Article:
Deutsche Bank CFO’s Alimony Parsed in NJ

     TRENTON, N.J. (CN) – The length of a marriage is only one part of the equation when determining the alimony due after a divorce, the New Jersey Supreme Court ruled Wednesday.
     In the case at hand, Deutsche Bank’s chief financial officer James Gnall had met his wife of 15 years, Elizabeth, when they were students at the State University of New York in Buffalo.
     After the couple married in 1993, Elizabeth put a master’s degree to work as a computer programmer for Goldman Sachs.
     After Elizabeth stopped working in 1999, to care for the couple’s growing family, Deutsche Bank hired James in 2003. He allegedly earns at least $1.5 million a year today as chief financial officer.
     The Gnalls’ marriage hit the rocks in 2007, about a year after Elizabeth underwent brain surgery that left her with minor facial paralysis. She sued for divorce in 2008, and the trial court awarded the mother of three $18,000 a month in alimony for a period of 11 years.
     Critical to the decision was the court’s finding that the Gnalls were not married long enough – say, 25 or 30 years – to warrant permanent alimony payments.
     The court had also considered the age of the children – then 8, 11 and 12 years old.
     An appellate panel reversed, saying a 15-year marriage could not be considered “short term,” but the state Supreme Court ordered the trial court Wednesday to make a new alimony determination.
     “The Appellate Division erroneously created a bright-line rule that a fifteen-year marriage requires an award of permanent alimony, contrary to the need to consider all of the statutory factors,” Justice Faustino Fernandez-Vina wrote for the unanimous court.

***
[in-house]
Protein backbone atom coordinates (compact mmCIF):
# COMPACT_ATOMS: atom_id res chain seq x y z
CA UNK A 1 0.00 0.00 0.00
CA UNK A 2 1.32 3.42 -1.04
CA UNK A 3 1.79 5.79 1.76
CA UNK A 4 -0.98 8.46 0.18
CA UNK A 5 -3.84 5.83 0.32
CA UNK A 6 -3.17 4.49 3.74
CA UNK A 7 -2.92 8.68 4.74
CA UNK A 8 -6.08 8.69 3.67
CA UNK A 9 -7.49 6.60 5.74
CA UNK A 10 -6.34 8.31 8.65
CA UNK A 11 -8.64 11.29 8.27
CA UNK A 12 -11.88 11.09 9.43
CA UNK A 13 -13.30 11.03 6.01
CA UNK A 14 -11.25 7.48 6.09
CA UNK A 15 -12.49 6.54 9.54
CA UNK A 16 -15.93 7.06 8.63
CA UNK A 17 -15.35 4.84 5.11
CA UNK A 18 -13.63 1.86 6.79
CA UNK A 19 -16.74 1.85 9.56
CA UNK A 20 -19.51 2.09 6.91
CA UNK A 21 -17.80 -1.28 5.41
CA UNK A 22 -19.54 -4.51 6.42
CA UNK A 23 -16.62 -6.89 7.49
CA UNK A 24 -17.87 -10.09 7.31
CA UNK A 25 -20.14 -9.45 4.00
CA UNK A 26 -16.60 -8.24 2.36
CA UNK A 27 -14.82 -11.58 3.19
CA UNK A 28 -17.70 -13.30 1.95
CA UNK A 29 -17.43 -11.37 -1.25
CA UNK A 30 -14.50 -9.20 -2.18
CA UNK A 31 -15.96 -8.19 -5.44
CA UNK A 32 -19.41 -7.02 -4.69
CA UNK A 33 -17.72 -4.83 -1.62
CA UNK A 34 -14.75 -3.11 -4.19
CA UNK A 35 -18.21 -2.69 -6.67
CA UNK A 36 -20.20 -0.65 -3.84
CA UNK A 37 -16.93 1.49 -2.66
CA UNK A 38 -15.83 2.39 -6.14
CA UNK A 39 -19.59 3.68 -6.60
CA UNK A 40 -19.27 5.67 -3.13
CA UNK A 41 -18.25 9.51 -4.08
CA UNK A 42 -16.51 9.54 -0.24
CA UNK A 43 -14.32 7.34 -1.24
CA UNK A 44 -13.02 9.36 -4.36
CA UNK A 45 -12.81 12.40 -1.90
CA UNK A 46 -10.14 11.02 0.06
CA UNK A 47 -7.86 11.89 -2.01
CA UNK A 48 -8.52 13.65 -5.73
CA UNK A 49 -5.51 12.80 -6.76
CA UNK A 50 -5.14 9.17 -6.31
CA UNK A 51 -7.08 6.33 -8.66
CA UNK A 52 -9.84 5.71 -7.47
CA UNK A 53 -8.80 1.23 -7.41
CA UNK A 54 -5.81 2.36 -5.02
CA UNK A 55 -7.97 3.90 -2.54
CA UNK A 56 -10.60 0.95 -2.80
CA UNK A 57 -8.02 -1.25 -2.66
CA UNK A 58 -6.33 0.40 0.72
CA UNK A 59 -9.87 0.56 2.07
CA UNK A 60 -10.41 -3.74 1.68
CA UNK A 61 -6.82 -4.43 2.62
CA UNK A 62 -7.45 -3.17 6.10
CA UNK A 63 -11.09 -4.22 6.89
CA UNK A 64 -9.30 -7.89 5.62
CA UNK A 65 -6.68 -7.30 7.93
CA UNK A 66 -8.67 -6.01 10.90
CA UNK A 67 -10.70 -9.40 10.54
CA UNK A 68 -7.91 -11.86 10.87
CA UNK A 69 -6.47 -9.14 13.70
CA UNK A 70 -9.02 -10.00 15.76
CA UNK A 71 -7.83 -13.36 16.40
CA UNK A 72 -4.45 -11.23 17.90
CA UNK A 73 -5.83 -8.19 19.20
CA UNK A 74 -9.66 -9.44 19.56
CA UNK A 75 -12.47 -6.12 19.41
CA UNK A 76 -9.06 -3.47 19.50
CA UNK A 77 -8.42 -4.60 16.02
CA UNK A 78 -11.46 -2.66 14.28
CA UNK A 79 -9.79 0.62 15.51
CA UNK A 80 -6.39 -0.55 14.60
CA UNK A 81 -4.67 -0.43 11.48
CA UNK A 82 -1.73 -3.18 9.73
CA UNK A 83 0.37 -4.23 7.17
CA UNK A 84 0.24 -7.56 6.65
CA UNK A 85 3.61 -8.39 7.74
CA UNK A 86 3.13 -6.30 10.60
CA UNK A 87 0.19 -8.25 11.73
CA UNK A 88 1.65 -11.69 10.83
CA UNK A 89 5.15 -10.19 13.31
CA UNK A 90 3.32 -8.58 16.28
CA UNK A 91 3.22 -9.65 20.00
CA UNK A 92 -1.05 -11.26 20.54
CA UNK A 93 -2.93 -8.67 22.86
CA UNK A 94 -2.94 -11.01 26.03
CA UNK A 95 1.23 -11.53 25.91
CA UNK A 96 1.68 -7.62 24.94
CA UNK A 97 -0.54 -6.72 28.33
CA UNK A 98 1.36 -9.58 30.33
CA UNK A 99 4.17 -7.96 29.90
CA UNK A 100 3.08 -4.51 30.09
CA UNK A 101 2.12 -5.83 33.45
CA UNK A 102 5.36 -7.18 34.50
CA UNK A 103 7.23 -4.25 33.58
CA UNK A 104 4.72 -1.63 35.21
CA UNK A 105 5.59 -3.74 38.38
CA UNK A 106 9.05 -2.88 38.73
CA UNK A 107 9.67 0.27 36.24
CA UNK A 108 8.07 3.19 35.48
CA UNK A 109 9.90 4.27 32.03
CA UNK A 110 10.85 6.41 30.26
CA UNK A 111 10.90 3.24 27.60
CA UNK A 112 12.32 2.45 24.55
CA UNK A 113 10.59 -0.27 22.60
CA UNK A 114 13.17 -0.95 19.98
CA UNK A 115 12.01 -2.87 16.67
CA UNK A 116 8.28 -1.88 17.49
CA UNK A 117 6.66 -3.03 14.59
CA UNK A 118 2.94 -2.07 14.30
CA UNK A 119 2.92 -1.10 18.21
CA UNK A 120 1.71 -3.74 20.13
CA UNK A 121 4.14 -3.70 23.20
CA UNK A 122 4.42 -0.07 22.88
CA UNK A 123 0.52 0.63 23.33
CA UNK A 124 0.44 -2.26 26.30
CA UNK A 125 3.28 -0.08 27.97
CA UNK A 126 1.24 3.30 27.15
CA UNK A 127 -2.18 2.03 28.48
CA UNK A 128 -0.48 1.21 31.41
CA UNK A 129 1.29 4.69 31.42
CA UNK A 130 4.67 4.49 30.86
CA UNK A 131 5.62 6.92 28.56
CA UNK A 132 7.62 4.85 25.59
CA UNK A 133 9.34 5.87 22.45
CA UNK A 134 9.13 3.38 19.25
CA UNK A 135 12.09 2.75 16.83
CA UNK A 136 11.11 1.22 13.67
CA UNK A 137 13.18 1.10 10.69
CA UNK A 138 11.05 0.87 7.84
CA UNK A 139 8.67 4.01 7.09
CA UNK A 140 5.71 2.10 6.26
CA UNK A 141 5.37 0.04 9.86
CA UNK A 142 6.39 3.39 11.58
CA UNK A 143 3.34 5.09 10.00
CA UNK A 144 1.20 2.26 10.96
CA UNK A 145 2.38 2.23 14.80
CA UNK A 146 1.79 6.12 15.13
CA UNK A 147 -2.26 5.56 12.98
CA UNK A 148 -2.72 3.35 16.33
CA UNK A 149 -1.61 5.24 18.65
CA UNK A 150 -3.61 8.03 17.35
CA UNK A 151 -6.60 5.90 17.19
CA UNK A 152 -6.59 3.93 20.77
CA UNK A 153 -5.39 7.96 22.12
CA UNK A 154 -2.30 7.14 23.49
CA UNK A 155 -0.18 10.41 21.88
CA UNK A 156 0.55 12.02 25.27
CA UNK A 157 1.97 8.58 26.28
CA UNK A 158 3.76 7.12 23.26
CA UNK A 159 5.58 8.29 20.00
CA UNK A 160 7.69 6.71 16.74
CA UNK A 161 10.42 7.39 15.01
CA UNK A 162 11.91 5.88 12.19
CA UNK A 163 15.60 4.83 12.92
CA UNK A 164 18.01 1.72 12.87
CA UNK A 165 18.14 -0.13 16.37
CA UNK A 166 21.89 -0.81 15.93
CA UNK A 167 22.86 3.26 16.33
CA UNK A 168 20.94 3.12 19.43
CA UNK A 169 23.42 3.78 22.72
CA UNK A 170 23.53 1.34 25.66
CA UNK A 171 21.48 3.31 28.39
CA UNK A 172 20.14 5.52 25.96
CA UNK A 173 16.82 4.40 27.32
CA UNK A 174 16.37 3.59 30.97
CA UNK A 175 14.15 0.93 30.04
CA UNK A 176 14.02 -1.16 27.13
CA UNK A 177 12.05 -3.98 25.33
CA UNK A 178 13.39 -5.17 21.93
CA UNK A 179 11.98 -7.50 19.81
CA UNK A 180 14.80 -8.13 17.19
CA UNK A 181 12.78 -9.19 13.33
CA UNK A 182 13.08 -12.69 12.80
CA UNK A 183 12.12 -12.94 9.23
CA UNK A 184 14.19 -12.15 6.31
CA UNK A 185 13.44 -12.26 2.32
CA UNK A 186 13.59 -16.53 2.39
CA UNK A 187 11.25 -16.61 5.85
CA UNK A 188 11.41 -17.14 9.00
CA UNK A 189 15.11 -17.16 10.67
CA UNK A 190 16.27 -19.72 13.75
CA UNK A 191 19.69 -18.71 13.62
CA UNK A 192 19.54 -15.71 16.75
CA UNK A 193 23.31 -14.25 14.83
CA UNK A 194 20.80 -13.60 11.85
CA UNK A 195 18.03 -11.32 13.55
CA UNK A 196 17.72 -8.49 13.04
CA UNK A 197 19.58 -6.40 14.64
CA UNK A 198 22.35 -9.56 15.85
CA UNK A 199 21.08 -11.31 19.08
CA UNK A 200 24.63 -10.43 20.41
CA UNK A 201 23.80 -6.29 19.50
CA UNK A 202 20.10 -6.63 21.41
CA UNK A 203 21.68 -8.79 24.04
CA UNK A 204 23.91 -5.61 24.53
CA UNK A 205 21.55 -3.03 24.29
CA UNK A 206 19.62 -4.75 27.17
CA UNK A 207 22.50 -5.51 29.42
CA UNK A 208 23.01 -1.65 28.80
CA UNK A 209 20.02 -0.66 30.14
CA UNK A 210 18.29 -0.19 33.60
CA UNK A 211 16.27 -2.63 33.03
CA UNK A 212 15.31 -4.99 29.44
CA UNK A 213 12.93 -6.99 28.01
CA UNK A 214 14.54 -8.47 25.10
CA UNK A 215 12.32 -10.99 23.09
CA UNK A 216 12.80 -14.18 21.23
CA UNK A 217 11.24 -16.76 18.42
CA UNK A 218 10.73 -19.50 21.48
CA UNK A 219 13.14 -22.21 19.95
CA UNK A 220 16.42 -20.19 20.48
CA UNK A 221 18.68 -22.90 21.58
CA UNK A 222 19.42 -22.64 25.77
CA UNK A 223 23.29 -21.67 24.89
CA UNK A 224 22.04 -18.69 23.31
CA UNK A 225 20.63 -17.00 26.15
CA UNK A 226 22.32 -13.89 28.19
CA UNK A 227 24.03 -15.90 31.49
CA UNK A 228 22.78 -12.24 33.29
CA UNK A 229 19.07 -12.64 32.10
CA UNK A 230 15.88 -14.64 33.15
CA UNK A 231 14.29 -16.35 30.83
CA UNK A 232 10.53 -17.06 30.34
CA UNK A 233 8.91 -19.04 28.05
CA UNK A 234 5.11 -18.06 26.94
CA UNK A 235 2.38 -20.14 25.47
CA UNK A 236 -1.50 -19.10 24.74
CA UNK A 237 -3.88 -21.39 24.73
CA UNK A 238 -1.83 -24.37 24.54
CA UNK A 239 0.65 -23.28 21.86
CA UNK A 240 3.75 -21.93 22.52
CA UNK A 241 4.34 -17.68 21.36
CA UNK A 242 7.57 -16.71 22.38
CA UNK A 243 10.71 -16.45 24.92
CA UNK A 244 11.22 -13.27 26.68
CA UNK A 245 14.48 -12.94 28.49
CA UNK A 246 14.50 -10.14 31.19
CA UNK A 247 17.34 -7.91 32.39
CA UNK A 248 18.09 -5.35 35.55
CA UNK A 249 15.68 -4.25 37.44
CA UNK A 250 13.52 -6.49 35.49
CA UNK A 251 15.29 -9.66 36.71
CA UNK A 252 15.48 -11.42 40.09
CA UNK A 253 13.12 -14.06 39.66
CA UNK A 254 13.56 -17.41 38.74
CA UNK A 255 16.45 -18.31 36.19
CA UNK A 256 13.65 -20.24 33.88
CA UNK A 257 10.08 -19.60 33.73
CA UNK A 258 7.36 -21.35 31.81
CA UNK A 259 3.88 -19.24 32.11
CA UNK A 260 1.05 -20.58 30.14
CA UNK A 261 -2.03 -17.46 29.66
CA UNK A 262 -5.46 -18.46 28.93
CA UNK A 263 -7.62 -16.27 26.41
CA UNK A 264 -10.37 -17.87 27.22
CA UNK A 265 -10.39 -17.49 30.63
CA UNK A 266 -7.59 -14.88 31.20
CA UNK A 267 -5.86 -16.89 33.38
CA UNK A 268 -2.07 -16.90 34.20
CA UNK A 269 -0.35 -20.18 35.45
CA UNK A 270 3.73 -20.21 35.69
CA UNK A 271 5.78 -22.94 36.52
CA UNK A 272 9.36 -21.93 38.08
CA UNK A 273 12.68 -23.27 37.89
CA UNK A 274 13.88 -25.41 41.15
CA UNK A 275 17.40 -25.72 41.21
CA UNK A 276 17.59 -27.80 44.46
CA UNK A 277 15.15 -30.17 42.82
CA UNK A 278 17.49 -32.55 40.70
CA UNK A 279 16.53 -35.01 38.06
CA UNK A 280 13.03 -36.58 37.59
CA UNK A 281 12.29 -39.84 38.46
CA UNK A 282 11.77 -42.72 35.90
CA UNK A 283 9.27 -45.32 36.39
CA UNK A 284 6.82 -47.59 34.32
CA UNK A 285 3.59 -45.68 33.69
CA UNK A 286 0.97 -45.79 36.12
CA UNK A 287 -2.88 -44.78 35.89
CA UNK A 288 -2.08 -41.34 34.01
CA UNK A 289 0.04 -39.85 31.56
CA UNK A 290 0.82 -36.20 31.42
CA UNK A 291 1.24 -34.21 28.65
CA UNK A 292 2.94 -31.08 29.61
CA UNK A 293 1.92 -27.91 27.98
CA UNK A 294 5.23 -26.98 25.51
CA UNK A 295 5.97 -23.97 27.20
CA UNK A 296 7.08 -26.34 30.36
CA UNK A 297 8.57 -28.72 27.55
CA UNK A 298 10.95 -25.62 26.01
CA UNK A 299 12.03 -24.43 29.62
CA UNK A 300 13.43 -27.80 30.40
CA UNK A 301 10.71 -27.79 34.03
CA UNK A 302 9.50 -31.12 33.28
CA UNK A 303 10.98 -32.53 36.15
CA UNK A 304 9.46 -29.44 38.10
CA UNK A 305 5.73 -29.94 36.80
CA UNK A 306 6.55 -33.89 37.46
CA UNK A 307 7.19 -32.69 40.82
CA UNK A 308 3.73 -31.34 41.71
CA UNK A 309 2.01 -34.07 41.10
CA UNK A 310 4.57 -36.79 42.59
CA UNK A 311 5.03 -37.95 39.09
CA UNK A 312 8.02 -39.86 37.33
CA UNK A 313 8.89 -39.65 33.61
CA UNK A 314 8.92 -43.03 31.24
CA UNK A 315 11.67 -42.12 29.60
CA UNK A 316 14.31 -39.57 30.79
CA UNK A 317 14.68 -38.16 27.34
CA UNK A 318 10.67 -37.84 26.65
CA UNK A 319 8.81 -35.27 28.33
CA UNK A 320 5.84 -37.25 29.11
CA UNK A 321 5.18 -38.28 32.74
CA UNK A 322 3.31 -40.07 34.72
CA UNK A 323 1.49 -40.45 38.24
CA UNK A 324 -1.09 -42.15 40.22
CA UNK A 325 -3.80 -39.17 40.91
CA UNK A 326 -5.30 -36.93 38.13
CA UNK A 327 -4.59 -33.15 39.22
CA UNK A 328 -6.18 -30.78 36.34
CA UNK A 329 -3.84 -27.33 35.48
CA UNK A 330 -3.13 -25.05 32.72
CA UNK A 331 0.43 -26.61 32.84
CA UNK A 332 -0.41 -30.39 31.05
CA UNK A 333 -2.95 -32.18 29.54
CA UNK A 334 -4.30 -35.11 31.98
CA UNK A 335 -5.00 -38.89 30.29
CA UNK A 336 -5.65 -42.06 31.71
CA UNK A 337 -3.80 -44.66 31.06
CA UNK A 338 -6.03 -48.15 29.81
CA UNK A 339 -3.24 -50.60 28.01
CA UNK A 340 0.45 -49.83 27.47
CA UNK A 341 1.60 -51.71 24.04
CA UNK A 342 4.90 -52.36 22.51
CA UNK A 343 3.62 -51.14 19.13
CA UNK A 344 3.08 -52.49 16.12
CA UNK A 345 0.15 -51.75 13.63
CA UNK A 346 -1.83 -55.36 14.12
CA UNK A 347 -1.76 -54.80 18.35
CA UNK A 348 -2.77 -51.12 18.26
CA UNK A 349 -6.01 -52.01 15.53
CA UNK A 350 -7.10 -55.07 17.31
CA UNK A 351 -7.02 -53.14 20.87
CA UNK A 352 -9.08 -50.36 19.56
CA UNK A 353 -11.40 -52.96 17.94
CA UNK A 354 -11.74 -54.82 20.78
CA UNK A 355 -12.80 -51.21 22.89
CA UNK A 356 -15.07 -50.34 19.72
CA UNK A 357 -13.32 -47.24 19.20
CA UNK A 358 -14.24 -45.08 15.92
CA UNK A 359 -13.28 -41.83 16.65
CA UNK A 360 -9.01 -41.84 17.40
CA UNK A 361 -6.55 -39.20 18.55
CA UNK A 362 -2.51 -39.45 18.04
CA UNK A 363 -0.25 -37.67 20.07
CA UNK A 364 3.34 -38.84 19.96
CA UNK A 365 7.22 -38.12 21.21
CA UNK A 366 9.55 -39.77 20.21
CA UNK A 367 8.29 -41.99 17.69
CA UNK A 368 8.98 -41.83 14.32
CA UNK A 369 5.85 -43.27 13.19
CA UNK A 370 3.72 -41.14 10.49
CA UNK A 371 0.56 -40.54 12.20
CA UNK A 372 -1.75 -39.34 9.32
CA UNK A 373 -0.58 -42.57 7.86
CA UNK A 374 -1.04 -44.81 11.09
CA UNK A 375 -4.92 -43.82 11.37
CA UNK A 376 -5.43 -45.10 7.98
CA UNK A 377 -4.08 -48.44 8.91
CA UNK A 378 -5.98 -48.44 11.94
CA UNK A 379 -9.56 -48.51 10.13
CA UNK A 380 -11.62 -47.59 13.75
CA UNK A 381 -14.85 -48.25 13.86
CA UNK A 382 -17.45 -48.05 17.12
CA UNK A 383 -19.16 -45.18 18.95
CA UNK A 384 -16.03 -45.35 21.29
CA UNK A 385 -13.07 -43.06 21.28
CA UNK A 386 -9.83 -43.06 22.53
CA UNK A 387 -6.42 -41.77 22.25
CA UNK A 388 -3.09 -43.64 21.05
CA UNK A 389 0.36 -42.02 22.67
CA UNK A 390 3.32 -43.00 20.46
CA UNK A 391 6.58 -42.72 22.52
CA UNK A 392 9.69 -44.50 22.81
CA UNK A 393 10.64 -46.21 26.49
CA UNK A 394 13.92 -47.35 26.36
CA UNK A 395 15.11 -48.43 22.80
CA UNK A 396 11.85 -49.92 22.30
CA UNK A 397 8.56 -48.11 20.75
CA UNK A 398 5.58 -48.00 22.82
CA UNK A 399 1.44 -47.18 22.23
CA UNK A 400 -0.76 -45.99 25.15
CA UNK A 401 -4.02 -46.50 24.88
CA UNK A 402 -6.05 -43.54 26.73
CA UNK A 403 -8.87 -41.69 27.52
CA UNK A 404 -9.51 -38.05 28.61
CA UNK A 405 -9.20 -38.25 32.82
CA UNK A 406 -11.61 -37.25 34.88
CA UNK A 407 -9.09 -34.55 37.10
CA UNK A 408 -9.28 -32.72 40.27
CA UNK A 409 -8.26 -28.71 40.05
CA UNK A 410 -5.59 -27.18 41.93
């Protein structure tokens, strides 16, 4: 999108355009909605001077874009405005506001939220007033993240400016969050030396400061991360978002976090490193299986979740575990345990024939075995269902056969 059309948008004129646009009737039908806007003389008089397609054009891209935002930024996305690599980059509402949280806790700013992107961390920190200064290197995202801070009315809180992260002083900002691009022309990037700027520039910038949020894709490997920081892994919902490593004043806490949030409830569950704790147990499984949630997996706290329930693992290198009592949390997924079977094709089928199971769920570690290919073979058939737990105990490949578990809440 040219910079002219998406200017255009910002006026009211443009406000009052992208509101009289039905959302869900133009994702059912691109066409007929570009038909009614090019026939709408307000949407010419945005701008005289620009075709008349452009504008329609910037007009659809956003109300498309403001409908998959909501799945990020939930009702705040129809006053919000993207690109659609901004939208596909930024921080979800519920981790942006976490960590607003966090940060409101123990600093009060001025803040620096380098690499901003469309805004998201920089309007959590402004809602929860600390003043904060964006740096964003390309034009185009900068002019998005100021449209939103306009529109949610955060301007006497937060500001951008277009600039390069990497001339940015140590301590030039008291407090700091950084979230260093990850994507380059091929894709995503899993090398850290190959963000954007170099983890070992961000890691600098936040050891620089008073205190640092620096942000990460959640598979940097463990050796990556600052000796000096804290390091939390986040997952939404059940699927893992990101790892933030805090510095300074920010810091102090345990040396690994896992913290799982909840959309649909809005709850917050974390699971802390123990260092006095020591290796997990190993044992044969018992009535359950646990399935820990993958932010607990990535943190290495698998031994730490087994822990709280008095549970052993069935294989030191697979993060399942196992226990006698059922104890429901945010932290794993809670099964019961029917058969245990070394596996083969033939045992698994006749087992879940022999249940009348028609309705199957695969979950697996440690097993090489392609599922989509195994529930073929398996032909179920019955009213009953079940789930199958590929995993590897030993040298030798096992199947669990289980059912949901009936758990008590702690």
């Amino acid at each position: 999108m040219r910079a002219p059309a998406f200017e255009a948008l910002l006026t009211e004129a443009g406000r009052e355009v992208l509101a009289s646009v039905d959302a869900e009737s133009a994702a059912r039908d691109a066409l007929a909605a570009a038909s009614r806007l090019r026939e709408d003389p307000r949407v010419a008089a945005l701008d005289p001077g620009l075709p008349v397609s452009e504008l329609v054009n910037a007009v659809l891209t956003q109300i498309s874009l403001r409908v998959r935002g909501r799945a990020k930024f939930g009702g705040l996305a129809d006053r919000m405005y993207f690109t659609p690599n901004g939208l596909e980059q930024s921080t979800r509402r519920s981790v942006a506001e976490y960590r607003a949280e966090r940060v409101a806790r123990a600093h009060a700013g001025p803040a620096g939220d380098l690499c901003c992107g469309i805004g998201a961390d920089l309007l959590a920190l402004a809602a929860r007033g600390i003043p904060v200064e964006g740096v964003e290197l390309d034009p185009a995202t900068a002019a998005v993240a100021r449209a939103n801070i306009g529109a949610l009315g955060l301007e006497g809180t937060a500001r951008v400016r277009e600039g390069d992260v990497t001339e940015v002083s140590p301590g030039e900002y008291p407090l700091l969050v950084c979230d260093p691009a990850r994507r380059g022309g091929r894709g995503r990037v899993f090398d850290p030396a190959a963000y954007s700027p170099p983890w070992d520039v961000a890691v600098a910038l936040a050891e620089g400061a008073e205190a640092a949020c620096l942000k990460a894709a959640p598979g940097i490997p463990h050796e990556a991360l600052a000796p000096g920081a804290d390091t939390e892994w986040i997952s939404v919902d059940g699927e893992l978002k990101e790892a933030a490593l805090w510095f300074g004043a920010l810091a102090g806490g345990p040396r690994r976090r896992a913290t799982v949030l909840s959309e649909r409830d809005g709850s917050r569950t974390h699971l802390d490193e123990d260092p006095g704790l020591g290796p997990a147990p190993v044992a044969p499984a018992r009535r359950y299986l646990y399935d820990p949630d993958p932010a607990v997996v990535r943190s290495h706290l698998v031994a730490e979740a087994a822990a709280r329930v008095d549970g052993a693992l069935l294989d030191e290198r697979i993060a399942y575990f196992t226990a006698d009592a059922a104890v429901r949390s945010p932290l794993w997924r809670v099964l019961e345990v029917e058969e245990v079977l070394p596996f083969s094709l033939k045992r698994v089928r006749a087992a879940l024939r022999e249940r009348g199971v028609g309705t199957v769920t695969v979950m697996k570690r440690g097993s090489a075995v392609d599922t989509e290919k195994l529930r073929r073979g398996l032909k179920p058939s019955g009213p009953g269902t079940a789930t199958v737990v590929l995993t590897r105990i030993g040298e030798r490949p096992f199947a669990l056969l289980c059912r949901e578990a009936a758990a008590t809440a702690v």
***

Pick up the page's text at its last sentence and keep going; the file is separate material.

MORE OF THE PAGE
New Jersey recognizes four types of alimony: permanent, to allow a dependant spouse to live an accustomed-to lifestyle; limited duration, in which economic assistance is needed for a certain period following the divorce; reimbursement, wherein a spouse is paid back for financial sacrifices to allow the other spouse to gain a degree, for example; and rehabilitative, a shorter-term award to allow the spouse to train and re-enter the workforce.
     Fernandez-Vina said a court must first consider permanent alimony, and, if that is not warranted, explain why not before considering the other three.
     Because no two divorces are alike, courts have broad discretion in determining if permanent alimony is warranted, according to the ruling.
     Among the 12 other statutory factors that the court must consider besides the length of the marriage are the health of both spouses, their earning capacities, and the ability of the one spouse to pay the other alimony.
     “The trial court improperly weighed duration over the other statutorily defined factors,” Fernandez-Vina wrote. “[And] the Appellate Division inadvertently created a bright-line rule for distinguishing between a short-term and long-term marriage.”
     Finding that the Gnalls’ 15-year marriage was “not short-term,” Fernandez-Vina said it would therefore not be considered for limited duration alimony.
     With Elizabeth having taken a job as a math teacher since the divorce, her medical expert testified during the divorce proceedings that she would be able to make at least $50,000 a year as an entry-level computer programmer – and could possibly eventually earn $120,000 a year, based on the other programmers’ salaries – but that it would require a year or two of retraining.

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